Although SQL Server should be set to automatically start when the operating system starts, sometimes you will want to manually start, stop, or pause the SQL Server services. Pausing the SQL Server service prevents new connections but allows existing connections to remain. This is useful to prevent new connections before a planned outage, or during testing and maintenance. Pausing the SQL Server Agent suspends scheduled activities and alerts from occurring.
The SQL Server services can be started, stopped, and paused using the following:
SQL Server Service Manager
SQL Server Enterprise Manager
The Services applet in the Control Panel
The net command from the command prompt
Service manager can be accessed from the Services Manager icon on the Windows Task Bar or from the SQL Server program group. Figure 8.7 shows the Service Manager.
From within Enterprise Manager, right-click the server name and select Start, Stop, or Pause from the pop-up menu. When using the Services applet in the Control Panel, right-clicking the appropriate service will also provide you with these options. If you choose to use the command line, the syntax for a default instance is net start, net pause, net continue, net stop, and the name of the service. For example, to start the SQL Server service, the command is net start mssqlserver. For a named instance, the format is net start mssql$instancename.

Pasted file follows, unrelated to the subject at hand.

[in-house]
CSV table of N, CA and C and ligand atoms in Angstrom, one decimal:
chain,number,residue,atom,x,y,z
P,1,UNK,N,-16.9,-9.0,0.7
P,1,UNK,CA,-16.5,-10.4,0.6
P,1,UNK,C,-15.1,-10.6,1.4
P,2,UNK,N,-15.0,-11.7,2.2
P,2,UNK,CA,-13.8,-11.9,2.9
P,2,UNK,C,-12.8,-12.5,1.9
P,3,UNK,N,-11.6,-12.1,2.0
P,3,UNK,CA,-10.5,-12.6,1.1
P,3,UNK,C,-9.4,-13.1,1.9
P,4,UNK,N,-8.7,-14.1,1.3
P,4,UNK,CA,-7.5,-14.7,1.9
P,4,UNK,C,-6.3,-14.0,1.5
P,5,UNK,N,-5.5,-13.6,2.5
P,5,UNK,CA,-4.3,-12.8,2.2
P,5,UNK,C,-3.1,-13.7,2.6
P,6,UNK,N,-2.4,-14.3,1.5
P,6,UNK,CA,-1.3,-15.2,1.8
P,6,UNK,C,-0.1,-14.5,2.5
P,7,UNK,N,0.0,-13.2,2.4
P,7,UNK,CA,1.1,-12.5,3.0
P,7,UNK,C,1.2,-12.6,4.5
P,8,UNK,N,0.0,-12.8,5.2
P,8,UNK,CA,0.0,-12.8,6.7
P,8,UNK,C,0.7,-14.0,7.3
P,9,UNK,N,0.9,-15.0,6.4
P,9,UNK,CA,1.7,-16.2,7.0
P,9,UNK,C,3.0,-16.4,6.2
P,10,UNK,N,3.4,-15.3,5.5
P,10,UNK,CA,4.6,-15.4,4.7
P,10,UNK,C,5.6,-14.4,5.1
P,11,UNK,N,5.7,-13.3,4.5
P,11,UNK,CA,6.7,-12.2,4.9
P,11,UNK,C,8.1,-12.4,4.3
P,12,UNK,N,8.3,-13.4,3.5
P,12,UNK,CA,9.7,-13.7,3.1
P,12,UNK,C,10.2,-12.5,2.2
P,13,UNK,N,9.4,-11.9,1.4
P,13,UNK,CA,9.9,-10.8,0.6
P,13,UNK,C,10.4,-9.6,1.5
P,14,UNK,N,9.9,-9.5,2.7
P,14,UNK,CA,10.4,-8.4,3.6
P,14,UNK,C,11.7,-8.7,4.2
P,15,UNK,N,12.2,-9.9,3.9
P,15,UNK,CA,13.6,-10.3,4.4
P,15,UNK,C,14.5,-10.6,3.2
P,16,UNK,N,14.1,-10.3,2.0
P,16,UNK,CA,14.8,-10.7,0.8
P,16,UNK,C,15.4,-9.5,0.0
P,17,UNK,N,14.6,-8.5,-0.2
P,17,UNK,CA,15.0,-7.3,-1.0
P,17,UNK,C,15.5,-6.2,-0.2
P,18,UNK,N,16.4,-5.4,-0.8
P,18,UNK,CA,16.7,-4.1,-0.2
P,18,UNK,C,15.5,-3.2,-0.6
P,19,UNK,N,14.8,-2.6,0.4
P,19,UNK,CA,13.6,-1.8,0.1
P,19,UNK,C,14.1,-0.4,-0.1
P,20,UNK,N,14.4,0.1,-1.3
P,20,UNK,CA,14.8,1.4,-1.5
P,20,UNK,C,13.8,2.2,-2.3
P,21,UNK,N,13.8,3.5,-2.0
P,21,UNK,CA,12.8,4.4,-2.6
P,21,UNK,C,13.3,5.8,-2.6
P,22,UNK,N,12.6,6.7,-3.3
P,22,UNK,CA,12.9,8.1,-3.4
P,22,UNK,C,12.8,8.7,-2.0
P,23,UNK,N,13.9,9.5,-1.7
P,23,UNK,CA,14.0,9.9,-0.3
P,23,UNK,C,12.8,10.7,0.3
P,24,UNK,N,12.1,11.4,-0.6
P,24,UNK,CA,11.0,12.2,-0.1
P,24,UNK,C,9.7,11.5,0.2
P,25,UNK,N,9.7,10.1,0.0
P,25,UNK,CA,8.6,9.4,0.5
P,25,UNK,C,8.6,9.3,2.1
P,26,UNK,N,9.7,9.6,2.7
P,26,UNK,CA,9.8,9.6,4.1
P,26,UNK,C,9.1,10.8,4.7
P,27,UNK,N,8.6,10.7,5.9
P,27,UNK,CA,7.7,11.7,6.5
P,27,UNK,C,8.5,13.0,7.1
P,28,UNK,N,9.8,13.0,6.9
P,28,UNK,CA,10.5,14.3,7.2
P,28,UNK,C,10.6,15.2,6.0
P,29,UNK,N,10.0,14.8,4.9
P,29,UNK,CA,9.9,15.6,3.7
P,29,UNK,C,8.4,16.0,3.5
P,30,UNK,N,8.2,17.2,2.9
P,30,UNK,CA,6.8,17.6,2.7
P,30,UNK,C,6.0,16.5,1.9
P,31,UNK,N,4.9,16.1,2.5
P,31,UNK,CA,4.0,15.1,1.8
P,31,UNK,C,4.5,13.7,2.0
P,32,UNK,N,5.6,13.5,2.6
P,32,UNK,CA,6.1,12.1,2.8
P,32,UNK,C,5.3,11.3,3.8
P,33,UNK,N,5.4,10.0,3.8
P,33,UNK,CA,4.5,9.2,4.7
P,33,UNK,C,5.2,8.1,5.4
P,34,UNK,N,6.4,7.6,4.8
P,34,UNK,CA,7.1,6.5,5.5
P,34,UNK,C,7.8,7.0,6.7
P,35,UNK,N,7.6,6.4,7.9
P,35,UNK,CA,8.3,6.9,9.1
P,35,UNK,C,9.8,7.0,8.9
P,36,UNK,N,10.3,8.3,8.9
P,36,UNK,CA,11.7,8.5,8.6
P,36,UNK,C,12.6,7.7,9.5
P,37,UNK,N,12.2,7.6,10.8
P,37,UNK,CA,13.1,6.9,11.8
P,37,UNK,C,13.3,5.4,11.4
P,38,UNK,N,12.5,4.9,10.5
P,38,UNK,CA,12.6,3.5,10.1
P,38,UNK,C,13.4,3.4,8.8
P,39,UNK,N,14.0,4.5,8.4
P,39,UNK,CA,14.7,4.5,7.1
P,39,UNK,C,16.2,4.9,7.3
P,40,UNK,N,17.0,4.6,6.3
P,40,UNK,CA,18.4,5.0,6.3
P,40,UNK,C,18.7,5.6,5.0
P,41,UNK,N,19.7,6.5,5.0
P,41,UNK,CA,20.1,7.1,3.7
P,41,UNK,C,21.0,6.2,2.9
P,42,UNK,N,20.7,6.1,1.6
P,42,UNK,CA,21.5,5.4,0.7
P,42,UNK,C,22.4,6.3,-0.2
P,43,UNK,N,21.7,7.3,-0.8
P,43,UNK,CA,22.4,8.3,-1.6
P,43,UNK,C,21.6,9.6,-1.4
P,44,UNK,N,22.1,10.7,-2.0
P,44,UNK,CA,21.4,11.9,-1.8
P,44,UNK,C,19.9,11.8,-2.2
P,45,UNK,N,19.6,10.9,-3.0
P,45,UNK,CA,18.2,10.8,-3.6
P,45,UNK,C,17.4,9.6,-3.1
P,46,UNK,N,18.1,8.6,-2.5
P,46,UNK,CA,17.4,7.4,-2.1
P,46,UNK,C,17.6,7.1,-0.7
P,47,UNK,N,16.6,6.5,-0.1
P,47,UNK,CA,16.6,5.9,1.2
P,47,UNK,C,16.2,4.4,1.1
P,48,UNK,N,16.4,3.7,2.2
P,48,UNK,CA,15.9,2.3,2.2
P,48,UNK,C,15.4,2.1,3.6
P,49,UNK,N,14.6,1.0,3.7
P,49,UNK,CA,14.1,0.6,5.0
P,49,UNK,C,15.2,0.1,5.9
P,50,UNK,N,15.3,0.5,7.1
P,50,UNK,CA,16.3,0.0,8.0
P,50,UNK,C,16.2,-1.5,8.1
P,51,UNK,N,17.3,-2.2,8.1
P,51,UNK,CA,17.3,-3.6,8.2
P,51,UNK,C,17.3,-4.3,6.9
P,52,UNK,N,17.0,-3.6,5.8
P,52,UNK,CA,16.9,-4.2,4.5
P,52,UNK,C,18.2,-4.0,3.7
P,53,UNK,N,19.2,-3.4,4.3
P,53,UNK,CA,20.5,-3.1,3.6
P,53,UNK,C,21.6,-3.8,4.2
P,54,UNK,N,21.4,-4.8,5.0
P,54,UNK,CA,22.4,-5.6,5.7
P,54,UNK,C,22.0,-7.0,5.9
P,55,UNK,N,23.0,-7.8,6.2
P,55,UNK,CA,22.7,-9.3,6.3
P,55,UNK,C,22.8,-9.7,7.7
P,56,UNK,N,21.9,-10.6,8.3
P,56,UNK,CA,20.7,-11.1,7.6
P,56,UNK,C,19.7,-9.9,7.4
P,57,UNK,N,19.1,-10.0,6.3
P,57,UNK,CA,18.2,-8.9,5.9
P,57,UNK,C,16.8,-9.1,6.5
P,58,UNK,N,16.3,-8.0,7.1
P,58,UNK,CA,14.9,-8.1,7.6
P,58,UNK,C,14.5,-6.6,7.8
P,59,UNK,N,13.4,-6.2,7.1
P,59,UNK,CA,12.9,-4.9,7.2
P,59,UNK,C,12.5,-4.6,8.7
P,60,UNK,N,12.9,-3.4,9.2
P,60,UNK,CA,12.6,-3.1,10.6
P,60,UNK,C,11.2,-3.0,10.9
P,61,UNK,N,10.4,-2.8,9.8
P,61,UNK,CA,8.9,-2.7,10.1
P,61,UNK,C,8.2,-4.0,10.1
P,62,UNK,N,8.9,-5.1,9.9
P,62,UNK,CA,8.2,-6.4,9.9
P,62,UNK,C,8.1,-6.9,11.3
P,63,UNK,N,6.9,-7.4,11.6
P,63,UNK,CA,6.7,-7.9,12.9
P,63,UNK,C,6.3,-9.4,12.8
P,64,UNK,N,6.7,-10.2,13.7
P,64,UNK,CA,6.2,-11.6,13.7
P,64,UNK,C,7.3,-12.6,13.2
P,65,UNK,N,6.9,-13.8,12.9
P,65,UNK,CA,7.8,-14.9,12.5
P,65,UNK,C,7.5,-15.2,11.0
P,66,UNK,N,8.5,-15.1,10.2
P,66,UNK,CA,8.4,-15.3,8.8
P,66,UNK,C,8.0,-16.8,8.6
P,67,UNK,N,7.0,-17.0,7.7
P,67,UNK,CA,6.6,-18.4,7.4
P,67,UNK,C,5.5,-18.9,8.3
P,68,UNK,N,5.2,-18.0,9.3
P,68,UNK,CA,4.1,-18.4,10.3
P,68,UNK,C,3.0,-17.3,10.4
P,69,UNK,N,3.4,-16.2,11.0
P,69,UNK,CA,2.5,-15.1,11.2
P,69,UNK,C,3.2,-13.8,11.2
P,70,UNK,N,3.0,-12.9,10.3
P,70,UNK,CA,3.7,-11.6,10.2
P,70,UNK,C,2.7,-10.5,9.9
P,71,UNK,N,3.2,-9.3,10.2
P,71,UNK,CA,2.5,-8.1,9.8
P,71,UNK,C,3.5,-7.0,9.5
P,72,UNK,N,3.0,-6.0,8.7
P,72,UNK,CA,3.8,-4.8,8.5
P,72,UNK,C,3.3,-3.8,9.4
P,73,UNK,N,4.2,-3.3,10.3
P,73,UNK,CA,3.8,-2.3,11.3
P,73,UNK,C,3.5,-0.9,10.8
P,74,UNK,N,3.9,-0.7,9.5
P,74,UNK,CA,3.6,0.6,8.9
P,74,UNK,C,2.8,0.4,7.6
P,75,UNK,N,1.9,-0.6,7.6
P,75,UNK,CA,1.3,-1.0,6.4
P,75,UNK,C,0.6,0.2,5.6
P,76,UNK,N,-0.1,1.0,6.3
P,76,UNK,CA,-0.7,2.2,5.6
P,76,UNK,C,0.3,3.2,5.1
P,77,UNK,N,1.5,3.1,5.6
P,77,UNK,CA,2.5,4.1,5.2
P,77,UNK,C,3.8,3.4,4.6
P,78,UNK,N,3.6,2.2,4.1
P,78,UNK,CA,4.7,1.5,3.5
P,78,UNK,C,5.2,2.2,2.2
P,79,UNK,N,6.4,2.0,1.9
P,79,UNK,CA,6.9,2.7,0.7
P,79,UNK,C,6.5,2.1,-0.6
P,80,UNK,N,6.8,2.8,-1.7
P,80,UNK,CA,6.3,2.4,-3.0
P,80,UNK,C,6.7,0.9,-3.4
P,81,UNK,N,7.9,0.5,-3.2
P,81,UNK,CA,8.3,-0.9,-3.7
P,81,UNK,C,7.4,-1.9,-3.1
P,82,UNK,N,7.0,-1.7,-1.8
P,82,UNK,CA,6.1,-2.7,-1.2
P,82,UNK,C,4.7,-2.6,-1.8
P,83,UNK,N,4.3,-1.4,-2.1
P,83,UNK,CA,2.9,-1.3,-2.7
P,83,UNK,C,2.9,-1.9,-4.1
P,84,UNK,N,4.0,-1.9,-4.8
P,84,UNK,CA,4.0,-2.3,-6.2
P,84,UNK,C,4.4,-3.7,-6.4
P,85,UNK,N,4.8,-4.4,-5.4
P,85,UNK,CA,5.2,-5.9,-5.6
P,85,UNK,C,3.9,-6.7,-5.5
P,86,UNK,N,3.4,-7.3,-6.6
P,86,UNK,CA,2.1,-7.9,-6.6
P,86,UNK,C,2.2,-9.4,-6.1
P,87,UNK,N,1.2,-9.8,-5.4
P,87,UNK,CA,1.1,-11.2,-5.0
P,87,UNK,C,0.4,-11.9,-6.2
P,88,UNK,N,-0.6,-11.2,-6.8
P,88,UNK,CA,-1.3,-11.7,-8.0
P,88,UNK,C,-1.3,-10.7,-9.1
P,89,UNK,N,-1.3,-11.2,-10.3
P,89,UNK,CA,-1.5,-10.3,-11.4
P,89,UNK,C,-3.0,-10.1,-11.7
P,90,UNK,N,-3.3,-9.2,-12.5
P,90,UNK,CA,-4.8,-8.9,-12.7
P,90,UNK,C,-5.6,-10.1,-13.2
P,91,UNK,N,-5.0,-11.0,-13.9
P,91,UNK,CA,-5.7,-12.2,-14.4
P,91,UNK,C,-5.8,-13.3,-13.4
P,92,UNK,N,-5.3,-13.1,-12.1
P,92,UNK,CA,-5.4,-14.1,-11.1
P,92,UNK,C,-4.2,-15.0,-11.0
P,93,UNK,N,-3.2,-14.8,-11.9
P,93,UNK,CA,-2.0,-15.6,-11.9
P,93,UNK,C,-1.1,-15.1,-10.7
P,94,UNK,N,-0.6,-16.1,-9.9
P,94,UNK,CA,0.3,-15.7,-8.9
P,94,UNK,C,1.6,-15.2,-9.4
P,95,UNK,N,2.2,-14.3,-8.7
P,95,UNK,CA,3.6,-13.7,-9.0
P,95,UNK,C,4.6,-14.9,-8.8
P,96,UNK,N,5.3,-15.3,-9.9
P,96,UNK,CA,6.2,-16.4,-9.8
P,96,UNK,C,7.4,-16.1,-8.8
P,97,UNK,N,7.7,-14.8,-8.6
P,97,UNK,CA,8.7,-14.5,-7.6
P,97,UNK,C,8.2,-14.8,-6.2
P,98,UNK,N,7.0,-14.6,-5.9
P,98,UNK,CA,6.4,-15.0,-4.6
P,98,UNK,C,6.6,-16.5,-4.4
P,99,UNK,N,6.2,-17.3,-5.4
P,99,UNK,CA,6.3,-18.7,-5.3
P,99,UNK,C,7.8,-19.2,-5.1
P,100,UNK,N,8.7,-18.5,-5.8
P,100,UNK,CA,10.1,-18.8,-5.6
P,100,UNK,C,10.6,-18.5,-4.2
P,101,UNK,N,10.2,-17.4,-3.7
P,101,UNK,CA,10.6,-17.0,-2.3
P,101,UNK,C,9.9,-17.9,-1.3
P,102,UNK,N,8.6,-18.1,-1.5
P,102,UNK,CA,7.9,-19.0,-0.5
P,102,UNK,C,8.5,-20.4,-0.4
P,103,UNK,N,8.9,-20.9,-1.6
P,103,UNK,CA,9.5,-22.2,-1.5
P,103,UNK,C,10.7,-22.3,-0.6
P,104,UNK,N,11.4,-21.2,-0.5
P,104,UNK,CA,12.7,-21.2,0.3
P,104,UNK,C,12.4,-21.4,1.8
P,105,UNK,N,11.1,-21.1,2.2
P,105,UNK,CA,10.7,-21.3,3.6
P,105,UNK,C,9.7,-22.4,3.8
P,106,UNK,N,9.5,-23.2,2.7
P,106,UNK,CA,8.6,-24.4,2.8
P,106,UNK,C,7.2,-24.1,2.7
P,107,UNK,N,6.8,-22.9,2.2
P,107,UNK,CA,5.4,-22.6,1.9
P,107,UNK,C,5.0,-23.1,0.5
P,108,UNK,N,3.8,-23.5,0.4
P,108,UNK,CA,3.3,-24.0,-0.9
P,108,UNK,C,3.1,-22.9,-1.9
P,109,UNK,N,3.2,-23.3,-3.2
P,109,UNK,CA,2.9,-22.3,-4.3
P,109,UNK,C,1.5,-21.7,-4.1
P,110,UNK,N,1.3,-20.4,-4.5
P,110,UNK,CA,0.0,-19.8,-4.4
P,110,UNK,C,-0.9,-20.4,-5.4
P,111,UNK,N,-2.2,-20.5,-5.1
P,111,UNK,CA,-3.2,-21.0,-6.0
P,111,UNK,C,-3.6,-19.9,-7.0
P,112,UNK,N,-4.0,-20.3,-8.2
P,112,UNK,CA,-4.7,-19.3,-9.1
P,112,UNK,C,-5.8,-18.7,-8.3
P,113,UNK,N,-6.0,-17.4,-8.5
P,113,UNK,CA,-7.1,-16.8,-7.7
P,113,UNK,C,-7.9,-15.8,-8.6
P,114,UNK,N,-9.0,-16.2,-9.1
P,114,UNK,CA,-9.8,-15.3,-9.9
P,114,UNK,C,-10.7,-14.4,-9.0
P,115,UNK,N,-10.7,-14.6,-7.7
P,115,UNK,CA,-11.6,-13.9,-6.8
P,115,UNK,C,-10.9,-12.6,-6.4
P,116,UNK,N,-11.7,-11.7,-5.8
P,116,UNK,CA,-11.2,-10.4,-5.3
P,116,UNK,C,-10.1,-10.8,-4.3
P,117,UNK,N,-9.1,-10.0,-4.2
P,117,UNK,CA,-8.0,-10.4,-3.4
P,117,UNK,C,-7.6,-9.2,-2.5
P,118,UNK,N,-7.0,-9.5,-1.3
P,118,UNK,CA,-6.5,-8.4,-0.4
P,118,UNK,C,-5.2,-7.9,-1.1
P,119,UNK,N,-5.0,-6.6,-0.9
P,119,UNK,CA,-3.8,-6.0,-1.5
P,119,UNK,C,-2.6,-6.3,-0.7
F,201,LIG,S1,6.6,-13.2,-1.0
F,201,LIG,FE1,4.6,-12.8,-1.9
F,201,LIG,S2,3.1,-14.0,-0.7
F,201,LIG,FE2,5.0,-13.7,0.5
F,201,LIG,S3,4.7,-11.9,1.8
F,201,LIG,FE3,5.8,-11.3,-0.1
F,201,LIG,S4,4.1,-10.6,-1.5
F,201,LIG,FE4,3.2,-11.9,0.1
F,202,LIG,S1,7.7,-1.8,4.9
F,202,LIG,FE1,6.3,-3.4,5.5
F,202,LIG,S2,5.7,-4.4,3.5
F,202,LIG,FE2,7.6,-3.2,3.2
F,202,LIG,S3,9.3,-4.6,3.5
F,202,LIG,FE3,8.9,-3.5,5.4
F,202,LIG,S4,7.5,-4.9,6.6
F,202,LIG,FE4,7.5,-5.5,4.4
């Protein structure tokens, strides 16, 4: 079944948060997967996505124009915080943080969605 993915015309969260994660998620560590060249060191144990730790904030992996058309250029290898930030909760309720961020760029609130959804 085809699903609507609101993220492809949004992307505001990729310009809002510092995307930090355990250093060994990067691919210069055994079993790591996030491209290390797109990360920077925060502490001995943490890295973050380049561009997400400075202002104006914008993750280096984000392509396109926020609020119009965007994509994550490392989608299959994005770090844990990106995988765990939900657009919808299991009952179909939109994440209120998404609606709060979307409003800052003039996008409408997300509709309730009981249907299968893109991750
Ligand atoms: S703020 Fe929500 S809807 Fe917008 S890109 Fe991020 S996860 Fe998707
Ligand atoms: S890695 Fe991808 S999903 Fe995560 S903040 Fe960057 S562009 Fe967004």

SQL Server can also be started directly from the command prompt by running SQLSERVR.EXE from the binn folder of the instance you want to start. Unlike any of the previously mentioned startup options, this starts SQL Server independently of the Service Control Manager, so the application does not run as a Windows service. This means that SQL Server can't be stopped or paused from the Services applet, Service Manager, Enterprise Manager, or by using NET commands. If SQL Server is started in this manner, you must shut down SQL Server before logging off. To shut down, press Ctrl+C in the command prompt window that SQL Server was started from. This method of starting SQL Server is generally used only for troubleshooting startup or configuration problems.
The final test of your installation will be connecting to SQL Server. You can choose to use either a GUI tool, such as Query Analyzer or Enterprise Manager, or a command prompt tool, such as osql. My personal preference is to fire up the Query Analyzer and run a simple query against the pubs database, first using a Windows login, and then, if the server is in mixed mode, using a SQL login.